PCOD Vs PCOS How Are They Different?

PCOD is a condition in which ovaries produce many immature or partially mature eggs, this happens due to poor lifestyle, obesity, stress, and hormonal imbalance. PCOS is a metabolic disorder and a more severe form of PCOD can lead to anovulation where ovaries stop releasing eggs.

Both PCOS and PCOD are diseases that involve our ovaries and hormones but have certain differences. While PCOS is more severe than PCOD, both can be treated if they are detected in time.

What is PCOD?

All women have two ovaries that release an egg alternately every month. The ovaries produce androgens or male hormones in minute quantities. PCOD (Polycystic Ovarian Disease) is a condition where the ovaries release a lot of immature or partially-mature eggs which eventually turn into cysts. Some of the common symptoms are abdominal weight gain, irregular periods, male pattern hair loss, and infertility. In this condition, the ovaries usually become enlarged and secrete large amounts of androgens that can cause havoc with a woman’s fertility and her body. The best treatment for PCOD often looks at reducing the severity of such symptoms.

What is PCOS?

In women with PCOS (Polycystic Ovary Syndrome), the ovaries produce higher levels of androgen than usual, which interferes with the development and release of the eggs. Some of the eggs develop into cysts, which are the little sacs filled with liquid. Instead of being released during ovulation, these cysts build up in the ovaries and at times even get enlarged.


Nature of the condition:

PCOS is a serious condition. PCOD is not considered to be truly a disease since with the right diet and exercise, it can be managed. PCOS, on the other hand, is a metabolic disorder.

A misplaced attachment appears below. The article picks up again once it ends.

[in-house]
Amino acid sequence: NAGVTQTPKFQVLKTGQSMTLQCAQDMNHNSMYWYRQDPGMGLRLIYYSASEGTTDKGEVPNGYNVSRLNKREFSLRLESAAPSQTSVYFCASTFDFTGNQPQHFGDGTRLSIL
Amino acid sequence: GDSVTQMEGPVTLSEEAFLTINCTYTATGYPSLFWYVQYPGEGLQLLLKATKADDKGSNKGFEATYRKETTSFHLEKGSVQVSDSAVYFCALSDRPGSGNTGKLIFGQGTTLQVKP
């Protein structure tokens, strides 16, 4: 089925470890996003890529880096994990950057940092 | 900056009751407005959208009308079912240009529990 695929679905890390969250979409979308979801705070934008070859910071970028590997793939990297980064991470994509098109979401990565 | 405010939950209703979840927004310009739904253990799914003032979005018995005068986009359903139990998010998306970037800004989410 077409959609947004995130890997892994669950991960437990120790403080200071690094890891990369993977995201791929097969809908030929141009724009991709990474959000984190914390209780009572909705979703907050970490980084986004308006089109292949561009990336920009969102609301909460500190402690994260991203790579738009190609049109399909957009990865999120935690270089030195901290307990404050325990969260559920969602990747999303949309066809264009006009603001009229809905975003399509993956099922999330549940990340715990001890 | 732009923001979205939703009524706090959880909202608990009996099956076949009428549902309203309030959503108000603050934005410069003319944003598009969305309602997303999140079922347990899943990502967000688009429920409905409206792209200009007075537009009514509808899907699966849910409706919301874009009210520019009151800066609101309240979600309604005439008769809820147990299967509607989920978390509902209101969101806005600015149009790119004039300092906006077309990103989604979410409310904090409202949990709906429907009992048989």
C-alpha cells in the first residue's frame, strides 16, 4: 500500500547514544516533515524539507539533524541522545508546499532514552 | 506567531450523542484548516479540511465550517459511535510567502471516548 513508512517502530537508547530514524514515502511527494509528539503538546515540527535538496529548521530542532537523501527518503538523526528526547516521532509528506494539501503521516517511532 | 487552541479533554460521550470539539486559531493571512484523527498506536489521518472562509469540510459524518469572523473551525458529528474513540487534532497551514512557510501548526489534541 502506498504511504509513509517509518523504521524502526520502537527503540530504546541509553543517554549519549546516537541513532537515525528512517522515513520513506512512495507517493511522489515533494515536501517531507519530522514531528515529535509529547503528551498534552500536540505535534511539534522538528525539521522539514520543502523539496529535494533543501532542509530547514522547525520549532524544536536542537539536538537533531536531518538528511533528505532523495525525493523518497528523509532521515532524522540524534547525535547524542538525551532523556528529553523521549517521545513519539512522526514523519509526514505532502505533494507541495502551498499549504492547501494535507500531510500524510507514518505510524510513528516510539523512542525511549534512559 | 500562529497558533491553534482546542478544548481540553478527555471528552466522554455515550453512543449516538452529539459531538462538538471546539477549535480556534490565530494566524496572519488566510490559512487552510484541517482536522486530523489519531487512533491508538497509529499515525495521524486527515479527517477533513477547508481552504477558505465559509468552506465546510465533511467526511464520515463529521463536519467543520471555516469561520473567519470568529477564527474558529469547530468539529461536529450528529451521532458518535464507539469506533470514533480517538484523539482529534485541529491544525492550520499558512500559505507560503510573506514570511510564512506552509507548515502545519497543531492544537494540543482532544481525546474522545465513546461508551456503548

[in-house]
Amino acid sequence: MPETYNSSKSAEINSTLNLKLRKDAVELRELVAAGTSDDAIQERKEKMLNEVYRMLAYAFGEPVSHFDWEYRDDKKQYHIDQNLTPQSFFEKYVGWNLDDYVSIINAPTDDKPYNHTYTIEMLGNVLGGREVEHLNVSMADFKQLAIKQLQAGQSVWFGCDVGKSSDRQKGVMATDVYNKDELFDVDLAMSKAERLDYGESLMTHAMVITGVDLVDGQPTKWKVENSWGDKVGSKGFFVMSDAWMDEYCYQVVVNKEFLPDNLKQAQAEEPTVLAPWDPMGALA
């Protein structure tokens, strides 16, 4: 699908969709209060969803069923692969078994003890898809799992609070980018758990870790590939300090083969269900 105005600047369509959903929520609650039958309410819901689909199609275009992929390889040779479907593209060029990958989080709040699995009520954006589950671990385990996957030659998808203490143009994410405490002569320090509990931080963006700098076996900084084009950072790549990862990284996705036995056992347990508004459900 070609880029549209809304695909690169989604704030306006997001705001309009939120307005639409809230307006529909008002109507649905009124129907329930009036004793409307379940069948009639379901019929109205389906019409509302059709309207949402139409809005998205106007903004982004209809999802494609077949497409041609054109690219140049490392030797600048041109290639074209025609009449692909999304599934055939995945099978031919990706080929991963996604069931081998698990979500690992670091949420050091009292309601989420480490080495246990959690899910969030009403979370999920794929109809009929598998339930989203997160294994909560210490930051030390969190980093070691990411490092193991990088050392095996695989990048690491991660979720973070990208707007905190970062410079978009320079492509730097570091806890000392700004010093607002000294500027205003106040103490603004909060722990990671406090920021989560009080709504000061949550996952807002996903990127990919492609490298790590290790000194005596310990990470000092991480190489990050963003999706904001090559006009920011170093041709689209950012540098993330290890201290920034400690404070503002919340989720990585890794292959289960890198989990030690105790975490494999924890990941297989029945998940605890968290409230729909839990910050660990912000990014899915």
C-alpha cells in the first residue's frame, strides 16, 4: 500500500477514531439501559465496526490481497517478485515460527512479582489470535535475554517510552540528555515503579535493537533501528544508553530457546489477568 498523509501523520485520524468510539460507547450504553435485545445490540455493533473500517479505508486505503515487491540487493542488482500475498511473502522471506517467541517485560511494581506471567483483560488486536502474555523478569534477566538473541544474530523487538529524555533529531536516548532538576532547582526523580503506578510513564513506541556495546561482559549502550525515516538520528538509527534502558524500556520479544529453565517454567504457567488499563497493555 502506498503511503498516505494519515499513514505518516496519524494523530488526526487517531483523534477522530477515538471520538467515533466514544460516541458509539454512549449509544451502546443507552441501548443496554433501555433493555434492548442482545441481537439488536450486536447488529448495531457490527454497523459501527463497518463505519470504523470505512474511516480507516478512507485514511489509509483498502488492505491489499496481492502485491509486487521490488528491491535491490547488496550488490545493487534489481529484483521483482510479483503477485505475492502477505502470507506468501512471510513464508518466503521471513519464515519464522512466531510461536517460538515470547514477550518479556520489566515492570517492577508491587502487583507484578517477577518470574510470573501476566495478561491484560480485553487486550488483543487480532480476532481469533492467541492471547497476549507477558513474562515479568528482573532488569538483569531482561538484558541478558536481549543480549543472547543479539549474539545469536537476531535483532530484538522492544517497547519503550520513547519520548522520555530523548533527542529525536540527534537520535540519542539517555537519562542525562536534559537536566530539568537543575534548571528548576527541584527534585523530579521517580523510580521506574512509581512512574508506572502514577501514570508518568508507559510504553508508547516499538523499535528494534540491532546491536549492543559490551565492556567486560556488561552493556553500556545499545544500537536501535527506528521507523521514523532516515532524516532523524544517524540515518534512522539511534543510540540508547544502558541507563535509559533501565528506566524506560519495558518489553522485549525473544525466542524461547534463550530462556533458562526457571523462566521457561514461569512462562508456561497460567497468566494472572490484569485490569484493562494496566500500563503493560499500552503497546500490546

• Known as polycystic ovary.
  • More than 10 cysts on ovaries.
  • Difficult to reverse the condition.
  • It can lead to fertility issues.


  • Known as polycystic ovary disease.
  • Less number of cysts on ovaries.
  • It can be reversed.
  • Does not affect fertility.
  • Most common and minor condition.



Lifestyle and Natural Treatment

Maintain a healthy weight. Weight loss can reduce insulin and androgen levels and may restore ovulation. Ask your doctor about a weight-control program, and meet regularly with a dietitian for help in reaching weight-loss goals.

Limit carbohydrates. Low-fat, high-carbohydrate diets might increase insulin levels. Ask your doctor about a low-carbohydrate diet if you have PCOS. Choose complex carbohydrates, which raise your blood sugar levels more slowly.

Be active. Exercise helps lower blood sugar levels. If you have PCOS, increasing your daily activity and participating in a regular exercise program may treat or even prevent insulin resistance and help you keep your weight under control and avoid developing diabetes.

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